NE 4,000 Footers
NE 100 Highest
NH 4,000 Footers
NH 100 Highest
NH 52 With A View
NH Belknap Range
NH Ossipee 10
Trailheads, measurements, times, distances, and maps are all approximate and relative to the hike(s) as shown below.
Looking up the Ledges Trail
Route: Spring Ledge Road, Douglas Mountain Road, Ledges Trail, (Douglas Mountain), Ledges Trail, Douglas Mountain Road, Spring Ledge Road
Looking to get away from the motorcycle noise whilst doing a light hike, I headed east to the Sebago area.
A fee collection box had been added since my previous visit a few years earlier, guilt tripping me into paying $3 in order to park in a lot that requires just as much of a roadwalk as the actual hike proper. While I enjoy the peak, the fee is steep enough (considering the amount of trail) that I find myself not overly inspired to return again.
After walking up the road, I eventually reached the beginning of the Ledges Trail. Though somewhat steep, it was never overly taxing, though one ledge could be tough in icy or wet conditions.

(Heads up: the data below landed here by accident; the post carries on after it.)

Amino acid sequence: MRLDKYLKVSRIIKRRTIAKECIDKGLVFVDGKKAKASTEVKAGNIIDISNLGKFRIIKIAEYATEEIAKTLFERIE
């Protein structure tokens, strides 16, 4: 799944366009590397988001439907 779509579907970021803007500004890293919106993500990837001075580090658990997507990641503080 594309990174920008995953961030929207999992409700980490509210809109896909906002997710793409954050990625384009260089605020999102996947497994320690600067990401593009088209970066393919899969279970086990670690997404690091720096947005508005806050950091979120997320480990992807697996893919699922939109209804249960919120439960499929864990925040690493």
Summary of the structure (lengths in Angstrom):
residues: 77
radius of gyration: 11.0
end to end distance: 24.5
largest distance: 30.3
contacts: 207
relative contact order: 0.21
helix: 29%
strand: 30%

The views from the summit tower were quite strong, despite the haze from the mid to upper 80 degree temperatures. Mt. Washington was just barely visible to the northwest, while Sebago Lake dominated the horizon to the east.
Getting To Trailhead:
||Friday, June 18, 2010|
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The Ledges Trail trailhead
Hawkweed along the Ledges Trail
Looking at Sebago Lake from Douglas Mountain
Directions to trailhead: From 113 in East Baldwin, take Route 107 North. There will eventually be a green street sign for Douglas Mountain on the left. Head up this road, then take a left onto Douglas Mountain Road. The driveway (also known as Spring Ledge Road) to the hiker ($3 fee as of spring 2010) parking lot will be on the left. Lot closes at 6:00 PM. The Ledges Trail trailhead is located further up Douglas Mountain Road on the left (drop off only area at trailhead - no parking there or along the road).
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